Cut your calories by 3500 BELOW what you need each week. You lose 2lbs. You start weighing 160lbs - does that mean that in 80 weeks you disappear? Of course it doesn't! You body learns to quickly adapt to the intake of nutrients that you feed it, and people who have been playing squash for a long time have to be VERY careful with their diet. You body is very smart, and if you place it under huge strain every 2 to 3 days by playing a high level of squash for over an hour, then the body comes to expect a huge energy drain every 2 to 3 days. Now common sense tells you that the body begins to prepare for these energy drains by beginning to store as many nutrients as it can get away with. How do we strore nutrients? We turn the broken down sugars into Glycerol (a type of fat), which is then stored in the body for future use.

I know it might sound a little strange to think that squash can actually cause you to put on body fat, but as someone who has looked into this in a lot of detail for the past year, I have seen quite a lot of examples of this in higher level squash players. There's a more public known example of the British Rower - Steve Redgrave. When he retired there was an article written (which I'm still trying to find) where it explained that he couldn't just stop the training that he was doing of he'd put on a huge amount of fat and suffer muscle wastage EVEN IF HE WAS VERY CAREFUL ABOUT WHAT HE ATE! The difficulty comes from the adaptablility of the body to the stress we put it under. Look at Ramy Ashour - 19 years old and sleeps 12-14 hours a night and then again before matches. It is the way that his body recovers from the huge strain that he places on it by playing at such a high level.

Speaking of high levels of play........ Observed body fat levels (male) for a professional swimmer are around 16-18%, professional racquet players around 12-14% and runners around 8-10% (sprinters).

 

The best types of WEIGHT-LOSS diets all involve:

  1. Calorie Counting - Taking in too many is bad. Taking in too few is bad!
  2. Balanced diet - You don't put diesel into a formula 1 car or a jet engine to get optimum performance. The same thing goes for you body - Put crap in and get crap performance and energy levels out!
  3. Light cardivascular exercise - Increasing the heart rate pumps more blood around the body and more nutrients to the muscles and takes waste away. The same way as an engine works, you cannot keep it under total strain or it will break. The body needs to be kept ticking at a comfortable but high level of performance (60% of max heart-rate) to achieve optimal fat burning zones (e.g. fast enough to start burning calories, but slow enough to be able to burn fat to release energy and not have to delve into other areas of energy storage).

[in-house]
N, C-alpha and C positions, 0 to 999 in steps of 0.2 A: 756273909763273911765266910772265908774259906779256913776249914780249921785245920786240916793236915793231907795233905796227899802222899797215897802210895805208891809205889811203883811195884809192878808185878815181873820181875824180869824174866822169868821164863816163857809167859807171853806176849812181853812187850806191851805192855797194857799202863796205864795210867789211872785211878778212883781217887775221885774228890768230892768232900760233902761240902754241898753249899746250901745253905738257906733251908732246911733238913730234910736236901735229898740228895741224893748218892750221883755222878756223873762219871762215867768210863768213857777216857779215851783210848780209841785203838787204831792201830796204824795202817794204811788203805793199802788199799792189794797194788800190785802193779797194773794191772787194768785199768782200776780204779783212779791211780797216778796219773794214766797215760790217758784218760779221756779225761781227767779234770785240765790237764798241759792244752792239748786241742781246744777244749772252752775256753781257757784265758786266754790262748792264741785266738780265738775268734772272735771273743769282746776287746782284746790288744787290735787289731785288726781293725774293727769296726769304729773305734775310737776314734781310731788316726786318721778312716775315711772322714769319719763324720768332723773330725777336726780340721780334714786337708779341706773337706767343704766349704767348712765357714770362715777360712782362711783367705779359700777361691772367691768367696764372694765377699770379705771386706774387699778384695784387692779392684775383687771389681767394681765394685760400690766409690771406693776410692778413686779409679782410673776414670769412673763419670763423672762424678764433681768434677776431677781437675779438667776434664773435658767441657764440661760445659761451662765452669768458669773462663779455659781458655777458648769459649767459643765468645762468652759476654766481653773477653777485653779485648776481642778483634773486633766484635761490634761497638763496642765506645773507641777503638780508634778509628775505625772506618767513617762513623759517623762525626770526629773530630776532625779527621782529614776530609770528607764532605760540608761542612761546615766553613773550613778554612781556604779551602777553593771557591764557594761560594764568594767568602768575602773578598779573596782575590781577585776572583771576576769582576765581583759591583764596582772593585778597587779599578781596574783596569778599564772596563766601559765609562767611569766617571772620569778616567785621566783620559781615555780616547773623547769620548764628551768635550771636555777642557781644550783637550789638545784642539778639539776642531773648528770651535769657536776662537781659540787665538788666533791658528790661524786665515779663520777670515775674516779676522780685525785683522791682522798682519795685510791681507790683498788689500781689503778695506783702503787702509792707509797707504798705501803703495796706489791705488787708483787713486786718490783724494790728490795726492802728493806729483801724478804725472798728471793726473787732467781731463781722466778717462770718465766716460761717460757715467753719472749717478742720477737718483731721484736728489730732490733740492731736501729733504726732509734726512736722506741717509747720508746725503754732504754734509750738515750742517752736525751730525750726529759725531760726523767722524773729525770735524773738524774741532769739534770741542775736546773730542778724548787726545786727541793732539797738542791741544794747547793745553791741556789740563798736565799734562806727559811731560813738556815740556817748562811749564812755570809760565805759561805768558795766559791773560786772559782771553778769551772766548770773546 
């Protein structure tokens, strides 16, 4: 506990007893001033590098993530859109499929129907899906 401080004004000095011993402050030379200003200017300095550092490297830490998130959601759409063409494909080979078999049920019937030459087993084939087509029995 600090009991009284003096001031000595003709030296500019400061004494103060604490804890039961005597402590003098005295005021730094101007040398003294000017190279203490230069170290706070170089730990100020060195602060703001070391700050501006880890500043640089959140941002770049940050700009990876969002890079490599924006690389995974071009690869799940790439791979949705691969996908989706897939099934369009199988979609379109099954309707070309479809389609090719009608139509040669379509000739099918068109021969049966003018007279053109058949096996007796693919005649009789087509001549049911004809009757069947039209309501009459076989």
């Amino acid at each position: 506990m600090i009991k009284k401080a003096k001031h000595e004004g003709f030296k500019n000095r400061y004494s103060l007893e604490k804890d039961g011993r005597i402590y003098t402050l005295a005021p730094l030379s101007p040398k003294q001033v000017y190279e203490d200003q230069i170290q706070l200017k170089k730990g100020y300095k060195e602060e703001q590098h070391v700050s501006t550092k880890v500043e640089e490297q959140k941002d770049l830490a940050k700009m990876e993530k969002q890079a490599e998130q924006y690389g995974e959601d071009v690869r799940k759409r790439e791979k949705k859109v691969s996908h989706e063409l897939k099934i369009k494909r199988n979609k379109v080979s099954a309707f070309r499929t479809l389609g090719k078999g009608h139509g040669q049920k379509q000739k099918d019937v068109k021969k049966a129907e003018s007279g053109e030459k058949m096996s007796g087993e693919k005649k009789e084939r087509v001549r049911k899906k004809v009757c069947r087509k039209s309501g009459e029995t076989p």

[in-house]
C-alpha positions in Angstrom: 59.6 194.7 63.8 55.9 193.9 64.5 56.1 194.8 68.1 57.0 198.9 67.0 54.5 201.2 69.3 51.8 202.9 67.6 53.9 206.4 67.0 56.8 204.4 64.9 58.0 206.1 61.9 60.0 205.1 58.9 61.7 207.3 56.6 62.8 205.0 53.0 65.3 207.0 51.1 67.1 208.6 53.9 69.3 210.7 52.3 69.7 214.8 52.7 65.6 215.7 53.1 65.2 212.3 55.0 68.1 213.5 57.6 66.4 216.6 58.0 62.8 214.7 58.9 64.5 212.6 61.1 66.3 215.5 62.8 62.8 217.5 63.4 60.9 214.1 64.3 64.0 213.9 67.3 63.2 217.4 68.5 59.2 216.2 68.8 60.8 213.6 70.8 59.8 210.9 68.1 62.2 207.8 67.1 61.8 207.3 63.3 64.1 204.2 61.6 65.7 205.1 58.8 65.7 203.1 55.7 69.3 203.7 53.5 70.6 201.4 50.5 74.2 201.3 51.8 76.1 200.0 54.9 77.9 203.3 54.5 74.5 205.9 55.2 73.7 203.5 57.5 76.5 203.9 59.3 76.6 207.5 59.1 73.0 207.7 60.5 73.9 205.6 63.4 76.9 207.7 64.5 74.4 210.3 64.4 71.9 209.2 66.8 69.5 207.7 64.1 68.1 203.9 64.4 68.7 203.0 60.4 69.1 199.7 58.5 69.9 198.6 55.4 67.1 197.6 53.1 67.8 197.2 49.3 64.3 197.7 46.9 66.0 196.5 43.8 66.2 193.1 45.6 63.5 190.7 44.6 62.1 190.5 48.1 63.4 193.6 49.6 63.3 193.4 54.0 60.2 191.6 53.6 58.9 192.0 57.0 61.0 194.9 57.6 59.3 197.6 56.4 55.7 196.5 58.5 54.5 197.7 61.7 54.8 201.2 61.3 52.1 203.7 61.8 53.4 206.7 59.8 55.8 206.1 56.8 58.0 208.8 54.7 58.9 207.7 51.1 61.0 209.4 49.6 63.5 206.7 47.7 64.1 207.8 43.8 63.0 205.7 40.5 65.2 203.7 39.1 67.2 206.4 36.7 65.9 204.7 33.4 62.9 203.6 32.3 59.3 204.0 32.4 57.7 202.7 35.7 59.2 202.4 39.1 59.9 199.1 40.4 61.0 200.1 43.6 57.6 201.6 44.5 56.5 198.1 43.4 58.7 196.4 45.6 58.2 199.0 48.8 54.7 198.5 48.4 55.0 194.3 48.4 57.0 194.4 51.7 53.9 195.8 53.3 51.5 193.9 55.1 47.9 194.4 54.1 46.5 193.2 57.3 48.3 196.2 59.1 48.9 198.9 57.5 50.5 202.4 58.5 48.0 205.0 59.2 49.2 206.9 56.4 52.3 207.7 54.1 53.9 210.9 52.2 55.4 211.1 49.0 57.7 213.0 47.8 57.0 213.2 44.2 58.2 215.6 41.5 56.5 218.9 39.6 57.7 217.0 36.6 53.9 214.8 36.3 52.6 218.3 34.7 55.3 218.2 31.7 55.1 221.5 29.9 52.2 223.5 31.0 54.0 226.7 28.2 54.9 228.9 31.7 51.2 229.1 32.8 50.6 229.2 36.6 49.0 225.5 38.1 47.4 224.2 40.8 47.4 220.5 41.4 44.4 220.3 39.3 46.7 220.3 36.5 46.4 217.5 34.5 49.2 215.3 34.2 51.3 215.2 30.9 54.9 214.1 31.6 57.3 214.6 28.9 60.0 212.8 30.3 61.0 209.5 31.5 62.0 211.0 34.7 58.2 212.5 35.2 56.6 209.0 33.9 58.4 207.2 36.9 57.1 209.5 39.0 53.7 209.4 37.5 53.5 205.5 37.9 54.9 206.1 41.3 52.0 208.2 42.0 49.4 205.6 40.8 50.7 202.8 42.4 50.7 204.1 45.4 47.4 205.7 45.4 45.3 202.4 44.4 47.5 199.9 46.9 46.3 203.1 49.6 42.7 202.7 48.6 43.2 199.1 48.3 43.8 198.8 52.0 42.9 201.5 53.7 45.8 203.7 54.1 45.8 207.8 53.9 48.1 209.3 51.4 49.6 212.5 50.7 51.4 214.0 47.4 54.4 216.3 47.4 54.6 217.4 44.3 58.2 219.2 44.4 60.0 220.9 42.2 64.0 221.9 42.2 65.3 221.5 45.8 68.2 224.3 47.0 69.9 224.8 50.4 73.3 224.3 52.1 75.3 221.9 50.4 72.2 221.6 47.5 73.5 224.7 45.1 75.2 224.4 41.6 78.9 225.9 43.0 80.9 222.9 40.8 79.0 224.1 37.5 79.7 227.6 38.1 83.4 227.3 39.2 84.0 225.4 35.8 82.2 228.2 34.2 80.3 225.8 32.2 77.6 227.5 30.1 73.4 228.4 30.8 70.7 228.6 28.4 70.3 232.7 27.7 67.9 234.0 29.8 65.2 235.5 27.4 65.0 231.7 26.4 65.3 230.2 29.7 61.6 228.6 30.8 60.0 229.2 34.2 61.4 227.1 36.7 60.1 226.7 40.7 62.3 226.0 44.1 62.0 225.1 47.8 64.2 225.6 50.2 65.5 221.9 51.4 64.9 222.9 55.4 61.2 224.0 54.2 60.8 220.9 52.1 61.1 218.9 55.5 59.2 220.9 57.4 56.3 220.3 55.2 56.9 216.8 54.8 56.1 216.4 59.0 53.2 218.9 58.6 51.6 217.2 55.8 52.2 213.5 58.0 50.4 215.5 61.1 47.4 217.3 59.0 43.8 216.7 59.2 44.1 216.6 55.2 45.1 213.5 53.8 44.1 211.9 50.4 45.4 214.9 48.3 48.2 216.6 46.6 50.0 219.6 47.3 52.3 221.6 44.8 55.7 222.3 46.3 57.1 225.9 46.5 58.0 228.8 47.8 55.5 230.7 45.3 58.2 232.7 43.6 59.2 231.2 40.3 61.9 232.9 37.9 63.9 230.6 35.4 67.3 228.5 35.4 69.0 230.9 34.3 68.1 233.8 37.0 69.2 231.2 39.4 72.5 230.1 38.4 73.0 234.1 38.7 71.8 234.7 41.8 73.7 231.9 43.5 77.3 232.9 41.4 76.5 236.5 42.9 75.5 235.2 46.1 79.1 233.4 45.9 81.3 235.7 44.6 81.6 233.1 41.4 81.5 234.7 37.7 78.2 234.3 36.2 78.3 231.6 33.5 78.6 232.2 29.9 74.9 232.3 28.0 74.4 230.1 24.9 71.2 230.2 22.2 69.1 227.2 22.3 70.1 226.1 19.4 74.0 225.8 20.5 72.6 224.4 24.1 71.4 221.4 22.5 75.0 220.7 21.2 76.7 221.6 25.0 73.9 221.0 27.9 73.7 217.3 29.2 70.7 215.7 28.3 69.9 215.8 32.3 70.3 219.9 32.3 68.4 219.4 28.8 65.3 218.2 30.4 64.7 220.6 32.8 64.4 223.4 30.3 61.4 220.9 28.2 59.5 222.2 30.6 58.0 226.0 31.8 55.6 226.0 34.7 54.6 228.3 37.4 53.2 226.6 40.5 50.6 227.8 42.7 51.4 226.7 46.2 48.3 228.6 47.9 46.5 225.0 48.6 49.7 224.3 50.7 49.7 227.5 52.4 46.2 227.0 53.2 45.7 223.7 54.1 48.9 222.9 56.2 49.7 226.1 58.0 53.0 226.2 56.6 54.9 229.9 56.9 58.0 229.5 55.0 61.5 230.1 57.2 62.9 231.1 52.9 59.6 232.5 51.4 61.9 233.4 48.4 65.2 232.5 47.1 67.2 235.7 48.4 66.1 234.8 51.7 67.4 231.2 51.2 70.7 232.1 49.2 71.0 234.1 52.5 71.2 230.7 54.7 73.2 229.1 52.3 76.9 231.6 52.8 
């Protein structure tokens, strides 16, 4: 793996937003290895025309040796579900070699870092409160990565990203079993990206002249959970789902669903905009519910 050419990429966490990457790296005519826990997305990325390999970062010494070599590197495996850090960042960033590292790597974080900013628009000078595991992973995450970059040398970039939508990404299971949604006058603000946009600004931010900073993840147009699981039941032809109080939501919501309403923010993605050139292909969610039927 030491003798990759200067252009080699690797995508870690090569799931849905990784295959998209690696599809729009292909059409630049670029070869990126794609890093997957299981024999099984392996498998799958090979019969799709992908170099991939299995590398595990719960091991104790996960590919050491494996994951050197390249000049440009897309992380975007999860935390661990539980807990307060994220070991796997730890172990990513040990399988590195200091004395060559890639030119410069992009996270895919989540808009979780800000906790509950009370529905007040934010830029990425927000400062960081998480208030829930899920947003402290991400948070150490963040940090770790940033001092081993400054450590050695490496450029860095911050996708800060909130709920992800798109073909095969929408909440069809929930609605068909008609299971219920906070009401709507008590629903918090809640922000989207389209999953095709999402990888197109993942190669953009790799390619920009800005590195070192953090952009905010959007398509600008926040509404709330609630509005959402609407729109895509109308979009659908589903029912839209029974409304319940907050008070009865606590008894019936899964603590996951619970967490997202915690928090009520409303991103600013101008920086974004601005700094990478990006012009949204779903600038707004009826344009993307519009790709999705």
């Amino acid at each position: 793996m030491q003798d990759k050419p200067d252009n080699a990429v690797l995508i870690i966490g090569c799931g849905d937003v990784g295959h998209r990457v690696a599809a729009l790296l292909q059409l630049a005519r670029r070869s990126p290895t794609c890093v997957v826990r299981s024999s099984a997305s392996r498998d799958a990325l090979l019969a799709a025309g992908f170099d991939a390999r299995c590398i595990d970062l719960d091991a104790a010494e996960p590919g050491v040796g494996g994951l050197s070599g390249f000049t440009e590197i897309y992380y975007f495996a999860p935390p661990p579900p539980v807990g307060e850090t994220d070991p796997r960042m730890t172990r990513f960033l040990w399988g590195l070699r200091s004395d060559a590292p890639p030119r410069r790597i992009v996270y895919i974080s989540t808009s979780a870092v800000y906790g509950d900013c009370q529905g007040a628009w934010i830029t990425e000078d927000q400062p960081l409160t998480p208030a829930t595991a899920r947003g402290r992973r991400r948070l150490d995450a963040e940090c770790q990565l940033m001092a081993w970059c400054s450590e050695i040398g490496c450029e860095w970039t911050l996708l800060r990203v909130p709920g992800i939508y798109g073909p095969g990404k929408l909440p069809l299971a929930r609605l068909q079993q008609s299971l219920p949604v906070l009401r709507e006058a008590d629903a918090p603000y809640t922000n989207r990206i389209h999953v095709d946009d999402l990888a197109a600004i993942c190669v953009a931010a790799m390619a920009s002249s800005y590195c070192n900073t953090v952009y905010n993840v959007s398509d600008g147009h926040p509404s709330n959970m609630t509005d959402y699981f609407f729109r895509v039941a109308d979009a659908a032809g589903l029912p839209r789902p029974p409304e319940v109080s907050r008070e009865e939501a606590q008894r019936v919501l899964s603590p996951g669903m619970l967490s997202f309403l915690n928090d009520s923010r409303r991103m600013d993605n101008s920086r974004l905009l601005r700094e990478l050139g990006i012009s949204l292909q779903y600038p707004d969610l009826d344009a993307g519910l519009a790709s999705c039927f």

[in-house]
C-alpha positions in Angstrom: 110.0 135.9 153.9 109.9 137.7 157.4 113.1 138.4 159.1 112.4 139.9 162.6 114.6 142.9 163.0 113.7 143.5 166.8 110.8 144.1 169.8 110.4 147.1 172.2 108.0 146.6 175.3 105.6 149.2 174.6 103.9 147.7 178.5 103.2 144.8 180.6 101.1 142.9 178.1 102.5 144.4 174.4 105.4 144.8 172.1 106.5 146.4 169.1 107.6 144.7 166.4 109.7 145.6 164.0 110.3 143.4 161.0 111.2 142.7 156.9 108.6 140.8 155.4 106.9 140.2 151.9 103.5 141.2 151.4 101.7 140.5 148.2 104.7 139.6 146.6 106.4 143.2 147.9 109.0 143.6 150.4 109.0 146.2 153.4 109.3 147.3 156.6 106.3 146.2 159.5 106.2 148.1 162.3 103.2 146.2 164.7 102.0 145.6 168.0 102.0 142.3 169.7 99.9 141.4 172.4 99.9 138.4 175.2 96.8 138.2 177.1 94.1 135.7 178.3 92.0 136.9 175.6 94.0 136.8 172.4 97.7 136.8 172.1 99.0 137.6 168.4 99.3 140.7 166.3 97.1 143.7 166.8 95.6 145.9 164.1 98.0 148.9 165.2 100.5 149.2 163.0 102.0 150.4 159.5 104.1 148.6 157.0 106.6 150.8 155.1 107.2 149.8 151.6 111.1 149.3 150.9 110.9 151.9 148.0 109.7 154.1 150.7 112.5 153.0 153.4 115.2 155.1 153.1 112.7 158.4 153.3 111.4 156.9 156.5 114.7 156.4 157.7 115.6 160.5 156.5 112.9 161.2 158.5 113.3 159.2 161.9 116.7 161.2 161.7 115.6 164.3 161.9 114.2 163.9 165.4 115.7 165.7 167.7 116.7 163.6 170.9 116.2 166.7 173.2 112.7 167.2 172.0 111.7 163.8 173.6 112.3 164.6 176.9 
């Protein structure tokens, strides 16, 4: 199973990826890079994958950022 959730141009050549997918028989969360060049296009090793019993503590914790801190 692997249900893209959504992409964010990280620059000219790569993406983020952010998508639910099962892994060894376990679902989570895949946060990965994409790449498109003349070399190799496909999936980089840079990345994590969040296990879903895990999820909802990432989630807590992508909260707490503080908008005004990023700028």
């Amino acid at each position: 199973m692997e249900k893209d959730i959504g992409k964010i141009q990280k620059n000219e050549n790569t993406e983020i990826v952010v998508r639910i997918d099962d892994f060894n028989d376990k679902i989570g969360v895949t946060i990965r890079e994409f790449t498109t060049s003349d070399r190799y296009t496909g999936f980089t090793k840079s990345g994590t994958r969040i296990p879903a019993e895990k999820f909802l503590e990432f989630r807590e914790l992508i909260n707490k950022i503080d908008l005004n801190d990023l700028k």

4. A muscle building routine - Usually weight lifting orientated, the aim is to make the muslce for dense and to increase the bodies metabolism (BMR - See Ray's post). Muscle will obviously burn more calories than fat, and also weighs more than fat. The more muscle you have the more calories you burn, but you have to have the correct balance for your body. A squash player doesn't want huge bulging muscles (think Arnie!) They want small, dense, fast moving muslces (think Bruce Lee).

With each of these four elements in place, you are giving yourself the perfect way to lose weight AND develop a stronger and fitter body.

Another long post from me, and I hope I've explained my point of view a little less bluntly than my earlier posts (apologies again Sleave! )

 

Adz

Back to top

From nickhitter - 26 Jan 2007 - 19:44

Sorry everyone if my post in the previous thread seemed too aggresive. I'm just a bottom line type of guy who calls a spade, a spade so to speak. If someone types in rubbish, then I tell them so. But I'll try and be more nice in future.

Killing fat clowns?!!! haha that's great. Do they do a fillet burger too?

Great post, Raystrach, which is very thorough and I actually think it proves my point from the previous thread that there are too many variables to accurately know how a sport will affect you weight composition on paper. Also succesfully lightened the mood with the line 'in doing so you would cause other unwanted side effects, not the least being death(in my case at least)'

Brilliant! I laughed out loud.

 

Back to top

Sorry, only members can post replies on this and all other Members` Forum items.

Join Here - It`s fast and it`s free!

Check other member benefits here...


Support Squashgame

Support us here at Squashgame.info! If you think we helped you, please consider our Squash Shop when purchasing or make a small contribution.

Products Now Available

US Squash Shop

Accessories

Apparel

Squash Balls

Footwear

Squash Rackets

Sport and Leisure

Video Games